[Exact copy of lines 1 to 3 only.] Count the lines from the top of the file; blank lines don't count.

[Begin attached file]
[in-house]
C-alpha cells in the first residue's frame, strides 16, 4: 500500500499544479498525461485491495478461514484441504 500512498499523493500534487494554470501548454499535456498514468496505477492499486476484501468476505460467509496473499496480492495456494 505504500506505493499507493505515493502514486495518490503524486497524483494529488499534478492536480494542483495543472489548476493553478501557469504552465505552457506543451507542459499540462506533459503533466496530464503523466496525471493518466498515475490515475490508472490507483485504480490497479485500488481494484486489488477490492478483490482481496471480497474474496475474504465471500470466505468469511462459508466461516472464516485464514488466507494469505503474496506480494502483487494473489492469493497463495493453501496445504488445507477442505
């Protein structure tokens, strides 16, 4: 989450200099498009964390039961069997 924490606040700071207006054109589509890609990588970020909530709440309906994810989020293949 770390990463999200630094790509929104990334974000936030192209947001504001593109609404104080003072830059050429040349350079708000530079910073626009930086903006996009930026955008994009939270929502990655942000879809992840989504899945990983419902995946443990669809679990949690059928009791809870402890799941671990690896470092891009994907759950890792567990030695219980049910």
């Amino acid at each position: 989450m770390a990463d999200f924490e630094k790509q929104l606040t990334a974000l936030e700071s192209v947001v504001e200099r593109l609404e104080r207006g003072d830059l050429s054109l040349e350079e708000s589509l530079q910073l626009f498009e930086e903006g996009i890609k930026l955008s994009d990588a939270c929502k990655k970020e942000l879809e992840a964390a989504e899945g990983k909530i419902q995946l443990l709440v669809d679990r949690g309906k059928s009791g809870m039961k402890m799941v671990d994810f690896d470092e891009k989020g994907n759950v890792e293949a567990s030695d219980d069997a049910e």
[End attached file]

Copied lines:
[in-house]
C-alpha cells in the first residue's frame, strides 16, 4: 500500500499544479498525461485491495478461514484441504 500512498499523493500534487494554470501548454499535456498514468496505477492499486476484501468476505460467509496473499496480492495456494 505504500506505493499507493505515493502514486495518490503524486497524483494529488499534478492536480494542483495543472489548476493553478501557469504552465505552457506543451507542459499540462506533459503533466496530464503523466496525471493518466498515475490515475490508472490507483485504480490497479485500488481494484486489488477490492478483490482481496471480497474474496475474504465471500470466505468469511462459508466461516472464516485464514488466507494469505503474496506480494502483487494473489492469493497463495493453501496445504488445507477442505
């Protein structure tokens, strides 16, 4: 989450200099498009964390039961069997 924490606040700071207006054109589509890609990588970020909530709440309906994810989020293949 770390990463999200630094790509929104990334974000936030192209947001504001593109609404104080003072830059050429040349350079708000530079910073626009930086903006996009930026955008994009939270929502990655942000879809992840989504899945990983419902995946443990669809679990949690059928009791809870402890799941671990690896470092891009994907759950890792567990030695219980049910």